To me it seems that the proximal end of the neural-crest-derived part of the stapes induces ambient mesoderm to form the rim of the footplate. The rest of the mesoderm, or part of it, then forms the otic capsule. Later, the neural-crest-derived part of the stapes induces part of the lateral otic fissure not to chondrify; that results in the oval window.

        It would be great to have more comparisons available. Alas, the lungfish have completely lost the hyomandibula and the lateral otic fissure, and the embryonic development of coelacanths is not going to become accessible anytime soon. I’m surprised that no such research appears to have been done on frogs or salamanders, though.

      • I think you’re overthinking it. Another way of thinking about it is that the mesoderm recommits from an otic capsule fate to a stapes fate. It doesn’t have to have chondrified first….the mesodermal precursors are already there, and that’s what’s important.

      • But again, it’s not tissue that’s missing from the otic capsule later: you can have a complete stapes together with a nearly closed otic capsule.

    • Add characters to your matrix first, or you’ll just continue to be subject to the law of garbage in, garbage out.

      Also, read the Deltaherpeton paper before any description of Greererpeton.

    • Results, sure. But it’s important to understand that these illustrations were produced through careful study of dozens of specimens over years and years of work. There is a degree of interpretation involved, and you do need to consult the specimens themselves, because sutures and cracks can look superficially similar if you’re not careful. My experience studying these specimens and others is that Bob Hook did an excellent job of interpreting the skull of these animals and that his reconstructions align closely with the anatomy of not only to the specimens he described but also to new specimens that have appeared since his description. Cranial descriptions themselves are the results of substantial research effort, and should be treated as such. Reinterpreting the anatomy of these animals without first studying the specimens will certainly give you different phylogenetic results, but that does not necessarily mean anything.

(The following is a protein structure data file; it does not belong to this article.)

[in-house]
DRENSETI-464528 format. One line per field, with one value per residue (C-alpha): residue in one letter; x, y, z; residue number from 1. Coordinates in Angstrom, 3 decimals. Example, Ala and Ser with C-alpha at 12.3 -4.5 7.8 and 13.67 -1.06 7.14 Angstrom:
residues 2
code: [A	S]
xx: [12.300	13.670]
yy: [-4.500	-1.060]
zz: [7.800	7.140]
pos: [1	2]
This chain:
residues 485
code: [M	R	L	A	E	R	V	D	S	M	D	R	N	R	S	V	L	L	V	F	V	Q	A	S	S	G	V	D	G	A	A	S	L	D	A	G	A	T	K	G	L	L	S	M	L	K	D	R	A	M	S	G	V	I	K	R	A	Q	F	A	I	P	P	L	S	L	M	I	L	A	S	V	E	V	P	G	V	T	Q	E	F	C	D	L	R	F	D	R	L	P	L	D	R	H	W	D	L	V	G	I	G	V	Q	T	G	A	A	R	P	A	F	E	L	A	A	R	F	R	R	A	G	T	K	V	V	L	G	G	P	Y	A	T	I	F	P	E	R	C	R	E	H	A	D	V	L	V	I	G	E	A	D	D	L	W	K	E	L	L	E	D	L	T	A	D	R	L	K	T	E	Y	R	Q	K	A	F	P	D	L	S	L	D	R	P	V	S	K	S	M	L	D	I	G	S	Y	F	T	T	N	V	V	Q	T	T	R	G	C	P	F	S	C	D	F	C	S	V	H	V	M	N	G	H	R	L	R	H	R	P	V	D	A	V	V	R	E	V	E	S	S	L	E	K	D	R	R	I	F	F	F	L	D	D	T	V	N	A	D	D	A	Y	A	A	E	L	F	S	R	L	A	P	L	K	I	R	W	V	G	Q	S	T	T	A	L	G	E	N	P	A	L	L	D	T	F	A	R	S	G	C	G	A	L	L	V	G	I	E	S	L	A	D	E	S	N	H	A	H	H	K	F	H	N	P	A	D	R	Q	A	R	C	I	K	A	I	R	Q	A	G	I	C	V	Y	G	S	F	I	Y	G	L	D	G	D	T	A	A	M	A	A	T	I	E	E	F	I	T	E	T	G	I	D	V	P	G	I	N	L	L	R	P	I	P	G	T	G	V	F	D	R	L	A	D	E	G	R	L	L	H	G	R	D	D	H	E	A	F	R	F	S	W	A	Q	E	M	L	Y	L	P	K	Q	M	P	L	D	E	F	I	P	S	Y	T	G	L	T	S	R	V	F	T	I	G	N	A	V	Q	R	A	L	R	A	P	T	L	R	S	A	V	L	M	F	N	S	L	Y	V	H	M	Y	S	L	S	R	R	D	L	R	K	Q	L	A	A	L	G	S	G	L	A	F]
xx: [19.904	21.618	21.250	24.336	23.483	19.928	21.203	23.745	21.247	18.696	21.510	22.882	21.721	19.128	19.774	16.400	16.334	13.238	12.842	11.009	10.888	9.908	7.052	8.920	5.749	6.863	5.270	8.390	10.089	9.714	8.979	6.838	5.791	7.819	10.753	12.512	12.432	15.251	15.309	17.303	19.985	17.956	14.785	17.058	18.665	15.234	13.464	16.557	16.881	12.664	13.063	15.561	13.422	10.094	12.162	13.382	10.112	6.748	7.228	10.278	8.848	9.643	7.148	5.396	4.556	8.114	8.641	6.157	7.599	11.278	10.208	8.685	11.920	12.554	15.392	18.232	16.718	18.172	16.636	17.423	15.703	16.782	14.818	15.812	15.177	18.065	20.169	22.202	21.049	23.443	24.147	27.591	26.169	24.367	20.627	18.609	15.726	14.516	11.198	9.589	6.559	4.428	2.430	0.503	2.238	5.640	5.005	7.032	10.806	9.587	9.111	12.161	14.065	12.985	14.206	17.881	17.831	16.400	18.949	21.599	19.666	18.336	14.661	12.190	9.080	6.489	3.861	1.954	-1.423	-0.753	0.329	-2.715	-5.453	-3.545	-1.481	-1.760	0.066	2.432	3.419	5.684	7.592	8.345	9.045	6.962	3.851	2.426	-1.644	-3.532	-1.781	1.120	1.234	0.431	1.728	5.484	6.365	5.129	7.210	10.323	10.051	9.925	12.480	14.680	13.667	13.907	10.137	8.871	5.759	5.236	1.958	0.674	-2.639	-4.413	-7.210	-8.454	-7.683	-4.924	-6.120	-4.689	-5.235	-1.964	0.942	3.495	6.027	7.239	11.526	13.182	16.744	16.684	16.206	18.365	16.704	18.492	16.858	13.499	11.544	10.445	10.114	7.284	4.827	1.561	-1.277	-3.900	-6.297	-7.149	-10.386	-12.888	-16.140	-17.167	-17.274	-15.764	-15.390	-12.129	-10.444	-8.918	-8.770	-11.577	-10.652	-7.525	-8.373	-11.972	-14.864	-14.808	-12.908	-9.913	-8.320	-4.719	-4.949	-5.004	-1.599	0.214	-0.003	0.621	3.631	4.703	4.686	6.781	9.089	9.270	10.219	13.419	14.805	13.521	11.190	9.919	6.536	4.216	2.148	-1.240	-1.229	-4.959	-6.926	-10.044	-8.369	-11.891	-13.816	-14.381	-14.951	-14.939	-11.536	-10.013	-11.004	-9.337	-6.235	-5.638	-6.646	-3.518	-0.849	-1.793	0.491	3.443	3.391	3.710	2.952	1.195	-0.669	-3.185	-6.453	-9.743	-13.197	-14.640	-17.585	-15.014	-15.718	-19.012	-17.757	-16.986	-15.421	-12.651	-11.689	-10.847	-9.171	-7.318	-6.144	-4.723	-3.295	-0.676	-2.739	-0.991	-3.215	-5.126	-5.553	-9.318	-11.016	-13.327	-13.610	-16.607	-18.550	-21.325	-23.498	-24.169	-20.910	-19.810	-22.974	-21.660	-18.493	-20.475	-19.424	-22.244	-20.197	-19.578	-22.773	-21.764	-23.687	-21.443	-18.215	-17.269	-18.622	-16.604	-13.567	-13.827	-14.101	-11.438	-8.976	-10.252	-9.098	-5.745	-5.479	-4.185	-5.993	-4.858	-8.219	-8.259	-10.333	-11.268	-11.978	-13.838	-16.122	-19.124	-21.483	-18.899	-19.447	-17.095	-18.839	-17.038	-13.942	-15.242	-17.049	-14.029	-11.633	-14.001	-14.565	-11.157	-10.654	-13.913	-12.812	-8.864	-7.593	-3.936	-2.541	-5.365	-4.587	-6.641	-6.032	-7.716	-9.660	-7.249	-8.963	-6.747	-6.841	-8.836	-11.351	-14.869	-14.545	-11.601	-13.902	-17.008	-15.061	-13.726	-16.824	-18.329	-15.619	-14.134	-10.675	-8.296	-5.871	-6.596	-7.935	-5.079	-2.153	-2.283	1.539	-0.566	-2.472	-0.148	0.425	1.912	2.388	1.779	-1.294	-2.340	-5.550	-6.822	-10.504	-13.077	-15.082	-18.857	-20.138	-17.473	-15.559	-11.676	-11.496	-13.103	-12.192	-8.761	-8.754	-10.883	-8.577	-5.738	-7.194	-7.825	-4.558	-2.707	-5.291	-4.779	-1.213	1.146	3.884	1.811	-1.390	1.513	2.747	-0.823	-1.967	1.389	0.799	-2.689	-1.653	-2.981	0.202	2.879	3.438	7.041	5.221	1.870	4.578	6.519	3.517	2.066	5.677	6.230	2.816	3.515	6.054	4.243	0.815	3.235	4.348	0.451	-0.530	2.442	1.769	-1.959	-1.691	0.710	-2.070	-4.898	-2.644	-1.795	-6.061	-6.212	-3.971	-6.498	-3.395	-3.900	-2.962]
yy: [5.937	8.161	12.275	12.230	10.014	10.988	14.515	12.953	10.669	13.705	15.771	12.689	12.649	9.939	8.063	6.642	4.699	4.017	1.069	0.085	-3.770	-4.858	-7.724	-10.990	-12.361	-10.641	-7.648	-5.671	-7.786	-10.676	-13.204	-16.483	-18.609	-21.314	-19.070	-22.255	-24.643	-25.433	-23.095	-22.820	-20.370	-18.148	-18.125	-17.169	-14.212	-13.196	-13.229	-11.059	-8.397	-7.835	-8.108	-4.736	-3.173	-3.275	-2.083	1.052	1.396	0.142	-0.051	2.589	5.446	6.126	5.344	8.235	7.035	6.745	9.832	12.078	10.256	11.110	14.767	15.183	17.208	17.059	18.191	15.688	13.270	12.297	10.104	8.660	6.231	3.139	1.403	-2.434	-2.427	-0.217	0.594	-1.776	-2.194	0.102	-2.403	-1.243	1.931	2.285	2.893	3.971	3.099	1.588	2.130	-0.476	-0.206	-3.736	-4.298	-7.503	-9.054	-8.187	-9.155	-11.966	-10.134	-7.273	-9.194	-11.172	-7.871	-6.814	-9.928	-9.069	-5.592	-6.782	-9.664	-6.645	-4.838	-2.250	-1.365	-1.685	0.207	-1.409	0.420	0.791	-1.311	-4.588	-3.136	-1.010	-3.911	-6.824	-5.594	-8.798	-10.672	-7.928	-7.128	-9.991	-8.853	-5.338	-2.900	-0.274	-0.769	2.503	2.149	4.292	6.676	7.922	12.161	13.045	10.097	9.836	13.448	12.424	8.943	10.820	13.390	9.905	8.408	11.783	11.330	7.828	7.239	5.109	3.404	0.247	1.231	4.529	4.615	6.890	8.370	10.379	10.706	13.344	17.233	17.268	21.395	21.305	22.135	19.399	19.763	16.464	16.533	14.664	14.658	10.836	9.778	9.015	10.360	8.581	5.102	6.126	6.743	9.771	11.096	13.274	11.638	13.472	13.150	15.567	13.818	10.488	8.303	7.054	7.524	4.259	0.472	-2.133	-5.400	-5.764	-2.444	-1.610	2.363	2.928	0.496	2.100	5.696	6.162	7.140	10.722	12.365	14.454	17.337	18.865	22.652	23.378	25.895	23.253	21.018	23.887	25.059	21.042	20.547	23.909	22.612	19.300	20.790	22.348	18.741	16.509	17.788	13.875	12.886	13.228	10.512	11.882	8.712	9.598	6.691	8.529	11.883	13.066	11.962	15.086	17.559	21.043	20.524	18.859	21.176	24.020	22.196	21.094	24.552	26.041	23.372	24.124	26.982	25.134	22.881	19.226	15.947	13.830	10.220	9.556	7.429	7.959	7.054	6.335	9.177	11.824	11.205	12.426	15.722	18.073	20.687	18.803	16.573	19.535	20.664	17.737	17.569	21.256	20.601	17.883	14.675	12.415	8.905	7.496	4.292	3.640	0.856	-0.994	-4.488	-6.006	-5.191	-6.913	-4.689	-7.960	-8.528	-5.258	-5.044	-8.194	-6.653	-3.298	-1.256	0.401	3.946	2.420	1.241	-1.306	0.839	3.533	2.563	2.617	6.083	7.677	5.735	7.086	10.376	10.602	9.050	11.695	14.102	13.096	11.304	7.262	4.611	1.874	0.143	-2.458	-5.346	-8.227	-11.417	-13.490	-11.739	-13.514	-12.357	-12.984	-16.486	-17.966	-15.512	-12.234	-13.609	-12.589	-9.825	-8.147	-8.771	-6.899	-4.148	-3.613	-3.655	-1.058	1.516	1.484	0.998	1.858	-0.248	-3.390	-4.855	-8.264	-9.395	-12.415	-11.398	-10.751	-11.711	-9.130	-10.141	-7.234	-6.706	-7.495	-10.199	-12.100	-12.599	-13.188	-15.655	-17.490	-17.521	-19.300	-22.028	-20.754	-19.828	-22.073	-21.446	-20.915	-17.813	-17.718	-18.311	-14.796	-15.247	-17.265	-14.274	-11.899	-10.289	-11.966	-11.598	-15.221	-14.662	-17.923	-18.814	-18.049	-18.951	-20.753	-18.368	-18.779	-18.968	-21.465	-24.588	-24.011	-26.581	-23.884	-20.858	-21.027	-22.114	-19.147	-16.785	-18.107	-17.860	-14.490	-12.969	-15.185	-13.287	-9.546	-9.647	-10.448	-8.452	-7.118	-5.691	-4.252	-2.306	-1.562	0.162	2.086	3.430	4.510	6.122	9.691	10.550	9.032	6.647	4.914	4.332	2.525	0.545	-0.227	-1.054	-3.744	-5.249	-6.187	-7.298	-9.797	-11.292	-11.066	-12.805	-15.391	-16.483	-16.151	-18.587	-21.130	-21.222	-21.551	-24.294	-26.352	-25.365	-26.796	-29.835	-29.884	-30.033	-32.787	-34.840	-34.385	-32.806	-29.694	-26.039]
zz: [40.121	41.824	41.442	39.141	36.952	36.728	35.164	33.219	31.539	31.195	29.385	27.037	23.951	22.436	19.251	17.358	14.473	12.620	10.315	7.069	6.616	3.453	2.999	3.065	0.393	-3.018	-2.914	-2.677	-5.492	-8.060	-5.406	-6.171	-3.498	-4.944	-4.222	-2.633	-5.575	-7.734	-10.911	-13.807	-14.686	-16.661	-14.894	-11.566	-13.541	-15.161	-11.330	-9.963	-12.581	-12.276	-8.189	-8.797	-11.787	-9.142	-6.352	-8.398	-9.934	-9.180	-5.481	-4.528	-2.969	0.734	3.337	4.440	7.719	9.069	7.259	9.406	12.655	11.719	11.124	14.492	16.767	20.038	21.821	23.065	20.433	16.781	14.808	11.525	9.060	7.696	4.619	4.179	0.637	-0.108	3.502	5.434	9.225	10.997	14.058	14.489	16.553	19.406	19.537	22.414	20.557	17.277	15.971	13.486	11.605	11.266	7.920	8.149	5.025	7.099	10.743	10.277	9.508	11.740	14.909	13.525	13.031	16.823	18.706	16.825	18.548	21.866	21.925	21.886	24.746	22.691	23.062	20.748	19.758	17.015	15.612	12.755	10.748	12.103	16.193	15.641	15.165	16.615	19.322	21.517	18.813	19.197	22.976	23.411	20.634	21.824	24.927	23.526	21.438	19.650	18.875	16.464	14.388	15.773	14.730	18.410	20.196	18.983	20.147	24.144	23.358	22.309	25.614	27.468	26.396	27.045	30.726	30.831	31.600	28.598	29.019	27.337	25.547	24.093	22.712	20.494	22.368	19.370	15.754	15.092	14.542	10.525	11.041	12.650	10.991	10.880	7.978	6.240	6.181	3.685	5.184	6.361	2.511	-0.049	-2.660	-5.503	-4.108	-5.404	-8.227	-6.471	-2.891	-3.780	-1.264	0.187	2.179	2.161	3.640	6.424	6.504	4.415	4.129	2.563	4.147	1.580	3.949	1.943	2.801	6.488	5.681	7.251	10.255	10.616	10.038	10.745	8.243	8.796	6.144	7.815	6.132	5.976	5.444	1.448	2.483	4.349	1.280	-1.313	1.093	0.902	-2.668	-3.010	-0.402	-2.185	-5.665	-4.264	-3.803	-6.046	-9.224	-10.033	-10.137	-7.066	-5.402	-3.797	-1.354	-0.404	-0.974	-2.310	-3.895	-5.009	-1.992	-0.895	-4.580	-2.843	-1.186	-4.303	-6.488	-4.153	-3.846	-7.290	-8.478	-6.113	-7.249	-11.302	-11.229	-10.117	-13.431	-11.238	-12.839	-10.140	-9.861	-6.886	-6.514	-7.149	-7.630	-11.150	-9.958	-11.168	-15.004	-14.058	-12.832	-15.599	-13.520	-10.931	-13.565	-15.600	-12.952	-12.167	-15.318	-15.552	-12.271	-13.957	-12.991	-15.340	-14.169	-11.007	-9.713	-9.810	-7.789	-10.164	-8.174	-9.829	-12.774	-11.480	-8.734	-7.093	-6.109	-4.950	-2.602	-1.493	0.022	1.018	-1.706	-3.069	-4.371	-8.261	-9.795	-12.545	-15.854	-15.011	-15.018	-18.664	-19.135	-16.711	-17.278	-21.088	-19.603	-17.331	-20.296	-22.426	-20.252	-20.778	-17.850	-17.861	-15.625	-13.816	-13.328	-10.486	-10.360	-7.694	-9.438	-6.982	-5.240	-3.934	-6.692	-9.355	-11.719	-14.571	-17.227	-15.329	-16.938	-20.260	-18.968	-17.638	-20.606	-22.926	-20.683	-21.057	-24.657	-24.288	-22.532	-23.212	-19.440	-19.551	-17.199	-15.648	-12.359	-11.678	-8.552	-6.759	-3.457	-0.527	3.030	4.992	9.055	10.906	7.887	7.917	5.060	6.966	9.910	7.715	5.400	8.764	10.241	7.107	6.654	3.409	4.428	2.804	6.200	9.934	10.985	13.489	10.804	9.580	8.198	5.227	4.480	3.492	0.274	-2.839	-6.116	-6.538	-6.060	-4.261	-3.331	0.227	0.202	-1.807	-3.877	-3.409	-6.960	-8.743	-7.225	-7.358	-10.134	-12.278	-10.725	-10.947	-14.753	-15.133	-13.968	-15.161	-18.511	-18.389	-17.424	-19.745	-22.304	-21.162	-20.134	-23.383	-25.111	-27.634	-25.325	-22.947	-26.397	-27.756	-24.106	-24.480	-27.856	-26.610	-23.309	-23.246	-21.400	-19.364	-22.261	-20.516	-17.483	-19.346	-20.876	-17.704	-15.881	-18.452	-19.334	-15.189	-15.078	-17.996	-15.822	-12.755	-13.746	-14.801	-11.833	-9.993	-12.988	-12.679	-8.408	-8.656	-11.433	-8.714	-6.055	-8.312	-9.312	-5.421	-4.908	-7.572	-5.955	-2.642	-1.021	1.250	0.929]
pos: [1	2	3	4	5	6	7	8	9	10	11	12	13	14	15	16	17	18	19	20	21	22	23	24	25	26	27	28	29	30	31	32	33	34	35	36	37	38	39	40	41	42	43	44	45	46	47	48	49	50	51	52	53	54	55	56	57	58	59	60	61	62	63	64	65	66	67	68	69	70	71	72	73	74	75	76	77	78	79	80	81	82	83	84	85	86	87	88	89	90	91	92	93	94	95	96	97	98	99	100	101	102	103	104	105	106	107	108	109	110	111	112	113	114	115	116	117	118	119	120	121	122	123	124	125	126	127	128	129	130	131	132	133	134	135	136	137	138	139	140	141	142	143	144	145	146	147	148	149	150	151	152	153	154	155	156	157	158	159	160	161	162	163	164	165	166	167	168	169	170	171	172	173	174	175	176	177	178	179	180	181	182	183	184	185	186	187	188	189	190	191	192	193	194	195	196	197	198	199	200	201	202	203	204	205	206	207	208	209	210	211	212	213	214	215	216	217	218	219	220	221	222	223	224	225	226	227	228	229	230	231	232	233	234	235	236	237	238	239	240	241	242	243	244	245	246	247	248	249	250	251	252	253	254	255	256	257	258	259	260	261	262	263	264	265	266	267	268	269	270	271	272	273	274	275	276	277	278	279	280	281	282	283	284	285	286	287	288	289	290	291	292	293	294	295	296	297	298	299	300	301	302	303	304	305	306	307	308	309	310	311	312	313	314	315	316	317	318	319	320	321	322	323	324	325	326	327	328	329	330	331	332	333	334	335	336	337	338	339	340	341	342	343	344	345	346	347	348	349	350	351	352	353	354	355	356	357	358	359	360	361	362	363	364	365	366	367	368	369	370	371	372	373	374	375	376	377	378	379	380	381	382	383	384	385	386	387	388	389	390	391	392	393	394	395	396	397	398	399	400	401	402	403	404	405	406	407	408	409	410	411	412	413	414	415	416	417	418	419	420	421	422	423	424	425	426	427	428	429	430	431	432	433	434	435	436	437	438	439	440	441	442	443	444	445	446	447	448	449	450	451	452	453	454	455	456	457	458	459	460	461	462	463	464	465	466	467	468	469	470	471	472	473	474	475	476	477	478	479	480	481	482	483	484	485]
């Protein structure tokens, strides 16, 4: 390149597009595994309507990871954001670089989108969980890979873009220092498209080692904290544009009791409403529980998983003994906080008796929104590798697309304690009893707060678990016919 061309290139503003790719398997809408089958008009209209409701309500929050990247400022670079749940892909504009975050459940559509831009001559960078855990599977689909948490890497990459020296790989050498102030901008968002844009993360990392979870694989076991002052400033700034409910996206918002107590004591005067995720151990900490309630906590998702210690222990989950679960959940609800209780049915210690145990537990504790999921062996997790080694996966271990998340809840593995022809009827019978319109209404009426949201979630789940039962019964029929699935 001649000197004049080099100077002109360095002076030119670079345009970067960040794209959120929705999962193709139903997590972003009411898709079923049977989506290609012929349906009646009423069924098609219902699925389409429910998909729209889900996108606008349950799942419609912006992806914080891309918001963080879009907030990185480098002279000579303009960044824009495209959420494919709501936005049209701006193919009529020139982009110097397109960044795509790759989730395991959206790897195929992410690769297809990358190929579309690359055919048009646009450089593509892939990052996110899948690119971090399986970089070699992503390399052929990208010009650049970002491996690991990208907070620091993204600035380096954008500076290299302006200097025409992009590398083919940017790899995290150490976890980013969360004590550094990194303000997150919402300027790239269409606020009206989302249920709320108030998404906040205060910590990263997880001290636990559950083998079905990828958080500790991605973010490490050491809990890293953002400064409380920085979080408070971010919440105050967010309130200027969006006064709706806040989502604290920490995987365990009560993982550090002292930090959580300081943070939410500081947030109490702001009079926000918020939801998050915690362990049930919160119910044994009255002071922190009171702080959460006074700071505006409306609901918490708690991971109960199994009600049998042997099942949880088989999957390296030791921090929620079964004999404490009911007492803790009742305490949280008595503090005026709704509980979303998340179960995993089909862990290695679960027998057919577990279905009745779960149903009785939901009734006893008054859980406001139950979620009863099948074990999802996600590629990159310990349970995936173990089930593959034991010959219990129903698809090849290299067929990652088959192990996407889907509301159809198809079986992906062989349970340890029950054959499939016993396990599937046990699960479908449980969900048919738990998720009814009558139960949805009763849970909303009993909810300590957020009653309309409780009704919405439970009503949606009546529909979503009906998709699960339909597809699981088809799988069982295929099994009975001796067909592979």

• Hook’s reconstruction of Colosteus does look extremely flat; I wonder if he based it to some extent on Smithson’s (1982) reconstruction of Greererpeton, which incorrectly assumed a temnospondyl-style occiput and therefore was a bit too flat (Clack 2003, description of Kyrinion).

        That said, the skull of Colosteus can’t have been much taller. In the mediolaterally flattened specimens, like the one shown in fig. 2 of this post, you can see that the quadratojugal and squamosal simply aren’t tall enough to allow a skull as tall as that of Osteolepis even if they were completely vertical.

  3. One more! Osteolepis retains a median dorsal and a median ventral scale row. Panderichthys still has them, too, and so does Tiktaalik. Colosteus does not; no known tetrapod does.

    Another: fucking cosmine. Plesiomorphically, osteichthyan scales (and also the other dermal bones in sarcopterygians!) are covered by enamel, followed underneath by dentine; that’s retained by Osteolepis. Eusthenopteron and everything crownward of it, including Colosteus, have lost the whole tooth-tissue layer and retain only the bone-tissue one. If you find a shiny scale in Carboniferous or Permian rock, it may be megalichthyid or actinopterygian, but it’s not tetrapod.